Though the league-wide pace of play declined quickly throughout the 1990s, it has rebounded since 2004-05, when the NBA reinterpreted its rules to allow less contact on the perimeter. From 2003-04 through last season, the average pace increased in fits and starts by a total of 2.4 possessions per game. If it holds up, this year's jump would be the second-largest in the past 25 years.
Five teams are most responsible for the quicker tempo around the league, having increased their pace by at least five possessions per game over 2009-10 thus far.
Team 10-11 09-10 Diff
Washington 99.9 94.1 +5.8
San Antonio 99.8 94.0 +5.8
Minnesota 103.9 98.5 +5.5
Houston 102.0 96.5 +5.5
Memphis 101.2 96.1 +5.0
Usually, significant changes in pace tend to accompany coaching changes, but none of the five biggest gainers features a new face on the sidelines. In fact, the only new coach who has altered his team's pace has been Golden State Warriors head man Keith Smart, who has slightly slowed the frenetic tempo preferred by his predecessor, Don Nelson.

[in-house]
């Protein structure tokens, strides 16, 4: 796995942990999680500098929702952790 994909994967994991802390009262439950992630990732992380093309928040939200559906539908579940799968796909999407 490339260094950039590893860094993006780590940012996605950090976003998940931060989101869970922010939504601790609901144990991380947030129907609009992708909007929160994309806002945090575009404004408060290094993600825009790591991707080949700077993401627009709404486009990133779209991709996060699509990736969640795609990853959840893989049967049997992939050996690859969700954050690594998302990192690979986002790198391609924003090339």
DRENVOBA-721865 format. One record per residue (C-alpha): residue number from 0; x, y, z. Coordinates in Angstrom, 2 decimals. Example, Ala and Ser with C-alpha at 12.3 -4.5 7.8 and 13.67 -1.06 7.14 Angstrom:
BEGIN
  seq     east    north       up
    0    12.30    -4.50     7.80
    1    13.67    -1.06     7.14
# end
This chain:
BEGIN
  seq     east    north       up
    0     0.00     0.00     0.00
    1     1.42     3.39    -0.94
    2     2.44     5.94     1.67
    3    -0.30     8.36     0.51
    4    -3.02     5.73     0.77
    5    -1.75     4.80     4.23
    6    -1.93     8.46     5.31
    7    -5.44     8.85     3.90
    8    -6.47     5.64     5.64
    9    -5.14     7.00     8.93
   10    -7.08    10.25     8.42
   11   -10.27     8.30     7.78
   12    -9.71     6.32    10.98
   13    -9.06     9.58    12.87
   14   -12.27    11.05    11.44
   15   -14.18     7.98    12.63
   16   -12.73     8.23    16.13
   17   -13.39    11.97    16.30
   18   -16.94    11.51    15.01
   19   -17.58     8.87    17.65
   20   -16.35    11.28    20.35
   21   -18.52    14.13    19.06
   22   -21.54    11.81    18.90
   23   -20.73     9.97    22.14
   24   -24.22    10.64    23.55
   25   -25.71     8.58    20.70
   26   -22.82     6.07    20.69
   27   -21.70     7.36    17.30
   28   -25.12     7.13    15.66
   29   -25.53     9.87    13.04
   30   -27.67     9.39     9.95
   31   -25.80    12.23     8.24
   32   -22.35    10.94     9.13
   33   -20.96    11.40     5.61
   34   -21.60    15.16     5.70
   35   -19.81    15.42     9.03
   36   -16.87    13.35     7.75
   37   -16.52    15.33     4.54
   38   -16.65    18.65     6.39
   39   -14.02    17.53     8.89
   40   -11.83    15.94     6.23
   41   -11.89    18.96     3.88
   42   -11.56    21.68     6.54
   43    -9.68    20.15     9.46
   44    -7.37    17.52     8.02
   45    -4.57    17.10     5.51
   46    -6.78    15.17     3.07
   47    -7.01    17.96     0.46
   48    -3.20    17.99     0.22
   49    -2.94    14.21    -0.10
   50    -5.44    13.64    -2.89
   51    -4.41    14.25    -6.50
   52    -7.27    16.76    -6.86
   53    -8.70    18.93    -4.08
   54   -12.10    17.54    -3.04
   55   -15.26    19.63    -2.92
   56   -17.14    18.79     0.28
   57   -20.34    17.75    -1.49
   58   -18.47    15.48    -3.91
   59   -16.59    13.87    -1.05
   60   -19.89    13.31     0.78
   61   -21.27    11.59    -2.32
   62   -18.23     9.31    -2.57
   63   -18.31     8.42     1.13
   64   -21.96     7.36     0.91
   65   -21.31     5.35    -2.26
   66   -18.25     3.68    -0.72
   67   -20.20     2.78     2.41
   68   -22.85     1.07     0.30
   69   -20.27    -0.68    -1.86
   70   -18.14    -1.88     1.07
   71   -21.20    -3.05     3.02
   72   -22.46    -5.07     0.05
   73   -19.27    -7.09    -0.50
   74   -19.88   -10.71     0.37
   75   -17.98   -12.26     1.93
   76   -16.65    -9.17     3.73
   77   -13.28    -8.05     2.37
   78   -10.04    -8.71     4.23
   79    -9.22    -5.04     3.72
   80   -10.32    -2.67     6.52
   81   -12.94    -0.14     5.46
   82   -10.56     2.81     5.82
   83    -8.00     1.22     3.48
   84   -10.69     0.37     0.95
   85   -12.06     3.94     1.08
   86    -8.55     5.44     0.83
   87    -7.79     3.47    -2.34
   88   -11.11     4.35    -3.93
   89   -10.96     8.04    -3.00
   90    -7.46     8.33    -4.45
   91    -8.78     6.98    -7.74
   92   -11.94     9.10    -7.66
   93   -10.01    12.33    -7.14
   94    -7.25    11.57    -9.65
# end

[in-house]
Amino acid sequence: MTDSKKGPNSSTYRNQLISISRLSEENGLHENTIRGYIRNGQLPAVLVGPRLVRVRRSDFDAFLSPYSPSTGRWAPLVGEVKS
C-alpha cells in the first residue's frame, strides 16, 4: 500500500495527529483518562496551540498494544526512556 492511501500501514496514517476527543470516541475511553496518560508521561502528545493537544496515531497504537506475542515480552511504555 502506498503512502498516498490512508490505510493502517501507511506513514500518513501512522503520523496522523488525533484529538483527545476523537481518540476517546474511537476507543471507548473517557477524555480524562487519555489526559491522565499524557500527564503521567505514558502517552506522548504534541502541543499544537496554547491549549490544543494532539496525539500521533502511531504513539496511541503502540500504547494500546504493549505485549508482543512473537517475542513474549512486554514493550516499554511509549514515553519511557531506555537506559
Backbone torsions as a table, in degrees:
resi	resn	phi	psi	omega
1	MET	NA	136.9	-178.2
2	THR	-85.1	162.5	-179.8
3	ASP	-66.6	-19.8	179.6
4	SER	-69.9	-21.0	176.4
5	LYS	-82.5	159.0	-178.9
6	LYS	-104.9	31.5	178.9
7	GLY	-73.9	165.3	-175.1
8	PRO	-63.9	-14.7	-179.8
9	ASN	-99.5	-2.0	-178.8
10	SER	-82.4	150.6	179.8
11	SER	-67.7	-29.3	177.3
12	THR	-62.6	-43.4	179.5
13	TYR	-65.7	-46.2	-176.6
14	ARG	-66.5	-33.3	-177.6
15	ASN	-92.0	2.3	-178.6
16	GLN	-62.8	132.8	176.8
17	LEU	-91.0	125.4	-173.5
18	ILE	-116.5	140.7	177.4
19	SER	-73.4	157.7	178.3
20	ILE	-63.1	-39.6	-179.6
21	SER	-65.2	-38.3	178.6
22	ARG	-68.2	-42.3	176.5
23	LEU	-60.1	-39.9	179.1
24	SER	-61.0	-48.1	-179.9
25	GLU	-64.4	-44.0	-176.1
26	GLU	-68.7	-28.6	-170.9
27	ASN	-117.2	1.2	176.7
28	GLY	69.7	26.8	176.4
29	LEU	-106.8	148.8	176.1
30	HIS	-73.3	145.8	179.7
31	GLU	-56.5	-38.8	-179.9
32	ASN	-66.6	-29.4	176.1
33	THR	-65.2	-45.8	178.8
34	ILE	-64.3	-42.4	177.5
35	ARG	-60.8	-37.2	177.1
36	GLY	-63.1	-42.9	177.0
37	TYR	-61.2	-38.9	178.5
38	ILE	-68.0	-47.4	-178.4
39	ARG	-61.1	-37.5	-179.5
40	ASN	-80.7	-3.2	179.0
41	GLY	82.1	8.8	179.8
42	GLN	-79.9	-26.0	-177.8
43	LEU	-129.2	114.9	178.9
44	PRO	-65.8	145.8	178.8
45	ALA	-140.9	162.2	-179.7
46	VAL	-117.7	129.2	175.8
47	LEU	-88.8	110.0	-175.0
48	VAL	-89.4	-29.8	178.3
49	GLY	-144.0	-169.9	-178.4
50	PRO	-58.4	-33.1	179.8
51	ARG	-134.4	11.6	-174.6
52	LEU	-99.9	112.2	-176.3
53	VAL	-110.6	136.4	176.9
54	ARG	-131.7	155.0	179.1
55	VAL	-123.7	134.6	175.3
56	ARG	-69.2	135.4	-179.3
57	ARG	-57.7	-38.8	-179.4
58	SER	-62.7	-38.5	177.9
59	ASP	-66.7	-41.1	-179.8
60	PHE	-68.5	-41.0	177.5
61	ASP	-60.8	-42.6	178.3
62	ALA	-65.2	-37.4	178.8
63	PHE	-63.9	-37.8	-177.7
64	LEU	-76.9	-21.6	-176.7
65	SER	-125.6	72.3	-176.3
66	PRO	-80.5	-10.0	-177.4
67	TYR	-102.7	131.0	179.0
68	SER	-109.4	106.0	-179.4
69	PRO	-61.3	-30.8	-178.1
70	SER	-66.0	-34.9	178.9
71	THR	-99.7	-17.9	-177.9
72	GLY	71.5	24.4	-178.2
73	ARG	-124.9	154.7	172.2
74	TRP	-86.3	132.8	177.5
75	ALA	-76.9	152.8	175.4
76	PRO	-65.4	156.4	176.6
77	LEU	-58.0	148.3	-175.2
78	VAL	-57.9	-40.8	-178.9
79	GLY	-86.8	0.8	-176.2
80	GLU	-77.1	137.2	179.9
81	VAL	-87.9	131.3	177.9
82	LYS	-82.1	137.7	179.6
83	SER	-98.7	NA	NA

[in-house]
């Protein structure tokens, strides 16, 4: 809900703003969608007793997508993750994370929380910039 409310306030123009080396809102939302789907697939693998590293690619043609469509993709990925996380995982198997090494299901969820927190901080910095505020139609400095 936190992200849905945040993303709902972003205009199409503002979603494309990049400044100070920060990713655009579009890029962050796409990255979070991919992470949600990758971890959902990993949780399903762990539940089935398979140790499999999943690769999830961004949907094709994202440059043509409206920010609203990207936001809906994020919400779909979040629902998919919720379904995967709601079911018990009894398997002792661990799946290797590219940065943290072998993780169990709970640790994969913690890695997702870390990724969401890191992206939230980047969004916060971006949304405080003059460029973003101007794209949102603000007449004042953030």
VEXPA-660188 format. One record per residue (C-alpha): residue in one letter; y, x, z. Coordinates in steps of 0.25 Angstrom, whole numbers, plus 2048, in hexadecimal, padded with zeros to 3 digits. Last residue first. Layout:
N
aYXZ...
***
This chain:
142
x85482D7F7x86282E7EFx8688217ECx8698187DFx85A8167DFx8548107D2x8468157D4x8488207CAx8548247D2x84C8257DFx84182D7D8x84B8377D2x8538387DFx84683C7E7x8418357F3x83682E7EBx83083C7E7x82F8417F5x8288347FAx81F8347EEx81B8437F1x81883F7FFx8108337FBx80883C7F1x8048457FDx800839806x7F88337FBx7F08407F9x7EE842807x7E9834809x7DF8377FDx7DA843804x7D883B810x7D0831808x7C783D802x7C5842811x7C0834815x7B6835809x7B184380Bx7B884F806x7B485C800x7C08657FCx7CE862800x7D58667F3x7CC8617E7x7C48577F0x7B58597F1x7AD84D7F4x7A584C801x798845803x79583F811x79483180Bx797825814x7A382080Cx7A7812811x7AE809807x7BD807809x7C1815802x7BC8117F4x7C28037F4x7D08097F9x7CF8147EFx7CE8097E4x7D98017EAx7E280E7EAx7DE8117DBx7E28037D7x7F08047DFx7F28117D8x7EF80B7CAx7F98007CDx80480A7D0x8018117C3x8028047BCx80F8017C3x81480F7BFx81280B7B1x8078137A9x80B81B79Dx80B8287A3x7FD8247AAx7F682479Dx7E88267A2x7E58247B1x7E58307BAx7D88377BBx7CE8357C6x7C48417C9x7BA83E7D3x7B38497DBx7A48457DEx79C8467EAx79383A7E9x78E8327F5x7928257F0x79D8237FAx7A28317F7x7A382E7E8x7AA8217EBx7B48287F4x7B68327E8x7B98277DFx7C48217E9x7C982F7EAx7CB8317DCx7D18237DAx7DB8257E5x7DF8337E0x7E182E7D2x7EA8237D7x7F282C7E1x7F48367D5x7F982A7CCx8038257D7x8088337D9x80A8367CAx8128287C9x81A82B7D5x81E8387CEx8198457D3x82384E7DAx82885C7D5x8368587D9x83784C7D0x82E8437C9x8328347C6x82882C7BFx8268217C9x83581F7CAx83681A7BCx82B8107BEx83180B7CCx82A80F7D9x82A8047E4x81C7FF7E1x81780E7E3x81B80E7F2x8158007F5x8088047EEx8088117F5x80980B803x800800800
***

The addition of No. 1 overall pick John Wall, an open-court dynamo, explains why the Washington Wizards are playing so much faster, and the Memphis Grizzlies have relied on smaller, quicker units during the four games frontcourt stalwart Zach Randolph has missed. The other differences are more surprising. Gregg Popovich has talked about having an up-tempo second unit, but such chatter usually proves idle. Meanwhile, the Minnesota Timberwolves are now playing at the league's fastest pace under Kurt Rambis.
Unfortunately for Minnesota, games are decided based on points, not possessions.
A version of this story originally appeared on ESPN Insider .
Kevin Pelton is an author of Basketball Prospectus.